Drelos: ”I have read a lot of praises and bad stuff about Github (here's an example) but my simple noob question is why aren't efforts towards a free and open "version" ?”
Twizmwazin: ”GitLab is sorta pushing there.”
DistroWatch reviews XStream Desktop 153
XStreamOS is a version of Solaris created by Sonicle. XStream Desktop brings the power of Solaris to desktop users, and distrohoppers might be interested in checking it out. DistroWatch did a full review of XStream Desktop 153 and found that it performed fairly well.
Jesse Smith reports for DistroWatch:
I think XStream Desktop does a lot of things well. Admittedly, my trial got off to a rocky start when the operating system would not boot on my hardware and I could not get the desktop to use my display's full screen resolution when running in VirtualBox. However, after that, XStream performed fairly well. The installer works well, the operating system automatically sets up and uses boot environments, insuring we can recover the system if something goes wrong. The package management tools work well and XStream ships with a useful collection of software.
I did run into a few problems playing media, specifically getting audio to work. I am not sure if that is another hardware compatibility issue or a problem with the media software that ships with the operating system. On the other hand, tools such as the web browser, e-mail, productivity suite and configuration tools all worked well.
What I appreciate about XStream the most is that the operating system is a branch of the OpenSolaris family that is being kept up to date. Other derivatives of OpenSolaris tend to lag behind, at least with desktop software, but XStream is still shipping recent versions of Firefox and LibreOffice.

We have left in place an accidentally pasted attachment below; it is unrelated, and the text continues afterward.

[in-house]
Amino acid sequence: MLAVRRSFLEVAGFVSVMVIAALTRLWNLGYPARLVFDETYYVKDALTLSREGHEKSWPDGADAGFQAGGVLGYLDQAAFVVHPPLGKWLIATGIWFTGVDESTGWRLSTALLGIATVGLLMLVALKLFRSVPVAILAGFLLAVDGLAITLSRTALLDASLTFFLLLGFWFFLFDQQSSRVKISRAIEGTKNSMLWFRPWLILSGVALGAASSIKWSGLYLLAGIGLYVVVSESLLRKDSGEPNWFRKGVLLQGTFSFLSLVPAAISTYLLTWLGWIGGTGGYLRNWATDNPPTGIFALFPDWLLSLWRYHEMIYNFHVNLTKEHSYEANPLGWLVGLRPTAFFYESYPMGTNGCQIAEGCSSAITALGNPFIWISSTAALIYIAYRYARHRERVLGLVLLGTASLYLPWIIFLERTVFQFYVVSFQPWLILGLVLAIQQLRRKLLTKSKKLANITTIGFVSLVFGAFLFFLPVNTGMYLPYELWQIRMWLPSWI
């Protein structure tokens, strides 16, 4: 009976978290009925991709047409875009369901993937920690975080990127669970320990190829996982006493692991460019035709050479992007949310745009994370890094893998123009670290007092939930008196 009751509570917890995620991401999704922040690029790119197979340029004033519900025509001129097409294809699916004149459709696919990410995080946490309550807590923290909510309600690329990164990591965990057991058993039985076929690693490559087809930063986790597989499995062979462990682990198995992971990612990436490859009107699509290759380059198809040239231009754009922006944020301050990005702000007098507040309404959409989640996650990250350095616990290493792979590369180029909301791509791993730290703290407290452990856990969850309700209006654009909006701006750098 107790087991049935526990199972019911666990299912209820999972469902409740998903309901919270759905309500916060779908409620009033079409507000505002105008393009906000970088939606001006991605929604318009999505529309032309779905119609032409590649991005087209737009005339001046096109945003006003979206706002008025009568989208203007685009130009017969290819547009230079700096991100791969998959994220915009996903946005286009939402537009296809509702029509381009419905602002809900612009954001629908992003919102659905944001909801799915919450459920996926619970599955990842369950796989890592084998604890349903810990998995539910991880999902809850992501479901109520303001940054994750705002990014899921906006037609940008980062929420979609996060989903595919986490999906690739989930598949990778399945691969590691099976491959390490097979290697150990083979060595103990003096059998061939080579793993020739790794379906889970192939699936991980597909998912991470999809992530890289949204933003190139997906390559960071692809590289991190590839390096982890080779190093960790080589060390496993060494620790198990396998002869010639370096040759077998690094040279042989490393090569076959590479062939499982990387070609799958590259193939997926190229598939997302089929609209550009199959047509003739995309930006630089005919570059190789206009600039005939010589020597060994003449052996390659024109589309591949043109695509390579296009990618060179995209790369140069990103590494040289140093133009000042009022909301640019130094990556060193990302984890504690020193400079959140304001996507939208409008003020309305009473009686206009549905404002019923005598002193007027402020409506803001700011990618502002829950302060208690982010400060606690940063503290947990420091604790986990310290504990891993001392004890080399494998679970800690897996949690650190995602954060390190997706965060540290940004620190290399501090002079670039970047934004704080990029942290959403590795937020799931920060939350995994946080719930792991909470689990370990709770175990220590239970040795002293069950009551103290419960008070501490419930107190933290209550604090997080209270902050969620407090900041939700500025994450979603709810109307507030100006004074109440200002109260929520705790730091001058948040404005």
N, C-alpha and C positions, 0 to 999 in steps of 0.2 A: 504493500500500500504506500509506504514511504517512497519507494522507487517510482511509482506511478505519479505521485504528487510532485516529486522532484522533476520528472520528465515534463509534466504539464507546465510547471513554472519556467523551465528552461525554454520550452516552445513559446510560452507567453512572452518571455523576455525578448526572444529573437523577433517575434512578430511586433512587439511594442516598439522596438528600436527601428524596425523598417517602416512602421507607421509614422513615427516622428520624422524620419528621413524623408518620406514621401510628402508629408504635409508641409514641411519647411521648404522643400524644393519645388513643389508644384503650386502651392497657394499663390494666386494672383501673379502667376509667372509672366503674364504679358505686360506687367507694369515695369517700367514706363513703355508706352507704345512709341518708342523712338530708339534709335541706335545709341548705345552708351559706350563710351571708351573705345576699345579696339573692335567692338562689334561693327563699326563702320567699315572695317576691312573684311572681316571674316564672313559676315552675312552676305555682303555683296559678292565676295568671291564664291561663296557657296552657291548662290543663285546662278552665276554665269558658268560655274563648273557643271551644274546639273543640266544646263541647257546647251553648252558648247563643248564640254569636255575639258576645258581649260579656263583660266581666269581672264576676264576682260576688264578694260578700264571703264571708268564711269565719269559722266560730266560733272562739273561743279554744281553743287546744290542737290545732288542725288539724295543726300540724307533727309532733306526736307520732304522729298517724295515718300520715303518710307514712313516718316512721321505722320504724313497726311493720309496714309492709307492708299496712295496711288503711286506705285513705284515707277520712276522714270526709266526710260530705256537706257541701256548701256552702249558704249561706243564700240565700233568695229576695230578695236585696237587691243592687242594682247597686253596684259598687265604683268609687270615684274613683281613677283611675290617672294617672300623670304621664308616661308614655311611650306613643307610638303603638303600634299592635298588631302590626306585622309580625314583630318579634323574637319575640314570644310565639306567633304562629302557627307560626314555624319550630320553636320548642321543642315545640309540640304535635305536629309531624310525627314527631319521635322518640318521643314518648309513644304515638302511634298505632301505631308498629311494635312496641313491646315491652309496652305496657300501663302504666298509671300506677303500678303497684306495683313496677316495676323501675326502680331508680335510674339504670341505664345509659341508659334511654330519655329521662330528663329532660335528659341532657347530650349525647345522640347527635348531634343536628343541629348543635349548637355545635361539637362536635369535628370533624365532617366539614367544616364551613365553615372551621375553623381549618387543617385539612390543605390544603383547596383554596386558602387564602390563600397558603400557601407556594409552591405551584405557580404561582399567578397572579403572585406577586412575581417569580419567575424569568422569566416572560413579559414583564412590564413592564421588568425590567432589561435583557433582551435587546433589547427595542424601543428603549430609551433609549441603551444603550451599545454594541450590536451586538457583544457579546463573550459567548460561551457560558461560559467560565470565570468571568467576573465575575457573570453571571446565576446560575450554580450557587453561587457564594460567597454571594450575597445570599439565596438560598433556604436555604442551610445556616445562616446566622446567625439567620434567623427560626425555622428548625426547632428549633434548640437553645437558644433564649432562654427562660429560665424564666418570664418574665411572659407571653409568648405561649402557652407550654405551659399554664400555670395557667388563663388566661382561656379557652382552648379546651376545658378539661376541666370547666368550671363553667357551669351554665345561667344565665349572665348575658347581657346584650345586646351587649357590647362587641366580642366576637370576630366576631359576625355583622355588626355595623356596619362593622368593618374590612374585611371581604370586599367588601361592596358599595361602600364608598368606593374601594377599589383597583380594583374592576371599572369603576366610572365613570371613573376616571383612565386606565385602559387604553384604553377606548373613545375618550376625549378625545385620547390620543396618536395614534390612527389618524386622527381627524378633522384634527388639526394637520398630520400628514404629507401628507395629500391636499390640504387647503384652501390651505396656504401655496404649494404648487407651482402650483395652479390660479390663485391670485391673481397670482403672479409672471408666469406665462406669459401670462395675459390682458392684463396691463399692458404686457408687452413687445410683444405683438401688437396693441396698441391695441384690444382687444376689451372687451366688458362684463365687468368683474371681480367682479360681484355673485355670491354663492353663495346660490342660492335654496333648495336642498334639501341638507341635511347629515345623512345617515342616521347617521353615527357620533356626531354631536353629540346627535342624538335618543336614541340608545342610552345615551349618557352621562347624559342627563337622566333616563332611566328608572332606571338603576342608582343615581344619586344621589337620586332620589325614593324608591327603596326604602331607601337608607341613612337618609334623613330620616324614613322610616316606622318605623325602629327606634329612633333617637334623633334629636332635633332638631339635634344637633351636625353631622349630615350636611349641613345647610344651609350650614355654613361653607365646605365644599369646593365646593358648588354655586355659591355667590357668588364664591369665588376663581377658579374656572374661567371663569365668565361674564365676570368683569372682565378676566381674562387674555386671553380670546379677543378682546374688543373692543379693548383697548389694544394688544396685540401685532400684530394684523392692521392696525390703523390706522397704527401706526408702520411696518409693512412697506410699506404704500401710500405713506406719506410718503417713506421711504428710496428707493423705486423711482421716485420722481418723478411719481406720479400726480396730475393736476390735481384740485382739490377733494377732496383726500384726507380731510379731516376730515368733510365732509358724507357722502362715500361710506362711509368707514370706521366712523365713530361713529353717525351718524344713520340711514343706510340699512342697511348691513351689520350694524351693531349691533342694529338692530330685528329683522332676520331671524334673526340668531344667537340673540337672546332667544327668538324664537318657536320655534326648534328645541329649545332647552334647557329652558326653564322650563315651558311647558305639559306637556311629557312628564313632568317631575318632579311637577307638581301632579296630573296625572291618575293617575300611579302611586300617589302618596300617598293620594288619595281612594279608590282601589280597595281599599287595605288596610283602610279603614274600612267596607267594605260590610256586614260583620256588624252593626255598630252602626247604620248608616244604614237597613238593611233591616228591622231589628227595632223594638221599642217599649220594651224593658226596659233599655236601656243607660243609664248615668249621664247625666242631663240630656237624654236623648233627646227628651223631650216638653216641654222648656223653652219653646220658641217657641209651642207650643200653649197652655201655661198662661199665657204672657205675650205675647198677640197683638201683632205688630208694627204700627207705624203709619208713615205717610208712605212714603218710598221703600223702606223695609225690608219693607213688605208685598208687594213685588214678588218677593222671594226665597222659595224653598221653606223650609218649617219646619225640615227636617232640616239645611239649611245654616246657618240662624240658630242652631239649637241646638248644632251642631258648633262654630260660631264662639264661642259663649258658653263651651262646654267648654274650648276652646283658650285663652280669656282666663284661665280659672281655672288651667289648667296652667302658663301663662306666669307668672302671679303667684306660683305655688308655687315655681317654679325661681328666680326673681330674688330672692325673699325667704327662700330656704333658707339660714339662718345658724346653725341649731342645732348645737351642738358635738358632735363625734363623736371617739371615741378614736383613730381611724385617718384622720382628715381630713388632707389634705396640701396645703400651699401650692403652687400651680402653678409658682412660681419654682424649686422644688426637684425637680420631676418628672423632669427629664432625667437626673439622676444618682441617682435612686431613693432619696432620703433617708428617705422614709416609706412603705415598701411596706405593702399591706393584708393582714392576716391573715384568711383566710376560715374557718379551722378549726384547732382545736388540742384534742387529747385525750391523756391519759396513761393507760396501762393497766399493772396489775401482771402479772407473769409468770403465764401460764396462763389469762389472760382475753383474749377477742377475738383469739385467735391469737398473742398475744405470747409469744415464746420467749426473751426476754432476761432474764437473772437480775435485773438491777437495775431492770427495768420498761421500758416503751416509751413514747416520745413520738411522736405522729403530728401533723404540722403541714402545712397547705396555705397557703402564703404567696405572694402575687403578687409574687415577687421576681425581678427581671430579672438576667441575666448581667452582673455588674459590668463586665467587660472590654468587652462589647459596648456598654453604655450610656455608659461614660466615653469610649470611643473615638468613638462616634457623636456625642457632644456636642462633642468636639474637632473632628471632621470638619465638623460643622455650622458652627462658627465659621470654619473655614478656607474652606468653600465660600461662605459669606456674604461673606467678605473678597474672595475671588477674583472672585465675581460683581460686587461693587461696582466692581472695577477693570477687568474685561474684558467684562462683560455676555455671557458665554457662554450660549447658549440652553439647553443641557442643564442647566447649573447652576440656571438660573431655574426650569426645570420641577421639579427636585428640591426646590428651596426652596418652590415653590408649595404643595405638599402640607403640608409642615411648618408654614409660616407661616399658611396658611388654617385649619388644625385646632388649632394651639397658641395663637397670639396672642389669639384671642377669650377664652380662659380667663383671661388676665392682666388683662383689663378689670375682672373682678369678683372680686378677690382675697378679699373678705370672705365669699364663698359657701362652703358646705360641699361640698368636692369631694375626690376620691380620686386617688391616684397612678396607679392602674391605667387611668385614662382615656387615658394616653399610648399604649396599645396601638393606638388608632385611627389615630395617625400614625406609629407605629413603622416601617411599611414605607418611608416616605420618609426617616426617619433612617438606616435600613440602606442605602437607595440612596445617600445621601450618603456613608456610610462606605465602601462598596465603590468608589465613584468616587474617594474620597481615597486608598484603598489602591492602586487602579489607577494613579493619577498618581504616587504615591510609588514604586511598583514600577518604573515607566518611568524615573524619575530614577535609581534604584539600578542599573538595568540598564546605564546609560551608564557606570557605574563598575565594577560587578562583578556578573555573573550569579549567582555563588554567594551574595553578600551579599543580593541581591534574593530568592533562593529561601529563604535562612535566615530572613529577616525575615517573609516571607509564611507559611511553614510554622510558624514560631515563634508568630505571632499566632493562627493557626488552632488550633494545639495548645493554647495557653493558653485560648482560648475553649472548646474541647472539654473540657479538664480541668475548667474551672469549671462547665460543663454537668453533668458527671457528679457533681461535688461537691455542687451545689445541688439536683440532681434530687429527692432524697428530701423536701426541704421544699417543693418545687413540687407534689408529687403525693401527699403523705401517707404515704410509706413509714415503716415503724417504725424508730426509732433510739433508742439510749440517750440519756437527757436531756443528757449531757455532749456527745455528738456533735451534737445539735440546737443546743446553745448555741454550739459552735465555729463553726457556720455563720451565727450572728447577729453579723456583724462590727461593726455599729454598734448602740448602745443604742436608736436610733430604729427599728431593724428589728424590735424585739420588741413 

For me personally, XStream is missing a few components, like a printer manager, multimedia support and drivers for my specific hardware. Other aspects of the operating system are quite attractive. I like the way the developers have set up LXDE, I like the default collection of software and I especially like the way file system snapshots and boot environments are enabled out of the box. Most Linux distributions, openSUSE aside, have not caught on to the usefulness of boot environments yet and I hope it is a technology that is picked up by more projects.
Street Fighter V and SteamOS
Street Fighter is one of the most well known game franchises of all time, and now Capcom has announced that Street Fighter V will be coming to Linux and SteamOS in the spring. This is great news for Linux gamers.
Joe Parlock reports for Destructoid:
Are you one of the less than one percent of Steam users who play on a Linux-based system? Are you part of the even smaller percentage of people who play on Linux and are excited for Street Fighter V? Well, I’ve got some good news for you.
Capcom has announced via Steam that Street Fighter V will be coming to SteamOS and other Linux operating systems sometime this spring. It’ll come at no extra cost, so those who already own the PC build of the game will just be able to install it on Linux and be good to go.